“There is a tight link between tourism and the conservation of historical buildings. The aims of the conservation of architectural monuments are consistent with the growing desire of contemporary man for authenticity, a slower pace and sustainability”. The Swiss Heritage Society founded Stiftung Ferien im Baudenkmal bearing that idea in mind. The project consists in restoring abandoned properties in Switzerland’s most remote villages and turning them into holiday homes. In line with this philosophy, in 2015 owners Andrea Picenoni and Inez Wille decided to open the doors of Cäsa Picenoni cief to tourists.
Bondo, in Bregaglia, is a small cluster of houses alongside the Roman road that connected the north and the south of the peninsula. The original building dates back to the 13th century, when the three-storey tower was built. Afterwards, the brick stairs, the kitchen and other rooms were added. On 18 October 1621, the house burned to the ground during a fire, and was built again in the 17th century. A third part was added around 1760. The building, which originally belonged to the Cortinis, had become property of the Picenonis a few decades before, when Godenzo Picenoni had married Caterina Cortini. Today, the house’s style is simple and cosy, true to local tradition. Groaning floors, low ceilings, the smell of wood burning in a soapstone heating stove. Careful details, perfect spatial organisation, minimal and appropriate contemporary features. However, the main benefit offered by the house is not inside its ancient walls, but outside. What surrounds the house is part of its domestic life as much as what is inside: Plaza d’Zura and its pretty fountain, Donato Salis’ inn and the wood climbing beyond Saint Martin’s church. Cäsa Picenoni’s special quality is the opportunity to watch and to watch things from above and catch their variable shades.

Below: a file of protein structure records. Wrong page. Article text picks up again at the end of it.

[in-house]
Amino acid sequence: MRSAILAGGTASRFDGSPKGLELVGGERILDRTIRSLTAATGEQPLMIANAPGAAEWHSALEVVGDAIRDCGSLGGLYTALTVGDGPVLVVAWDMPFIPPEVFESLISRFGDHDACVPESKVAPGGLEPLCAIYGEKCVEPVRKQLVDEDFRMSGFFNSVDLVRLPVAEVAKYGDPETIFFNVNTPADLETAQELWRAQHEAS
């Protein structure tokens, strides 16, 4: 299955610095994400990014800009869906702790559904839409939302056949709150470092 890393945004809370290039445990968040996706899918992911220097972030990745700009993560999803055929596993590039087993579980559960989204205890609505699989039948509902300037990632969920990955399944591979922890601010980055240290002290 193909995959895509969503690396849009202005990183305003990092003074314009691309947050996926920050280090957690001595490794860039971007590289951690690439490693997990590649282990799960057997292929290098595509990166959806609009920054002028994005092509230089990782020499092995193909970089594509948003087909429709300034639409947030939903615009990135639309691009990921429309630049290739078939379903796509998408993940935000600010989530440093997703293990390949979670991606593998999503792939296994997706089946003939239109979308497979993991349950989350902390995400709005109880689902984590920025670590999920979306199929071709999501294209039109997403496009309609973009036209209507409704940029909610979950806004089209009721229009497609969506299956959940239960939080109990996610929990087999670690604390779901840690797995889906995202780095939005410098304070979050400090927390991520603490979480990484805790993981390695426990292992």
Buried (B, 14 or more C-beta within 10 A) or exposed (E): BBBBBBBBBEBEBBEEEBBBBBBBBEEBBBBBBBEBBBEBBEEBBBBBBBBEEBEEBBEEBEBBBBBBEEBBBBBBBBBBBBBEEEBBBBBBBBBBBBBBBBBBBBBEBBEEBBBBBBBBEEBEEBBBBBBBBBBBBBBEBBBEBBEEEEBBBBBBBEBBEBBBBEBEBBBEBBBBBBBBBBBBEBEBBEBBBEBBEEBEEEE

Words Meraviglia Paper, pictures Paolo Barbi.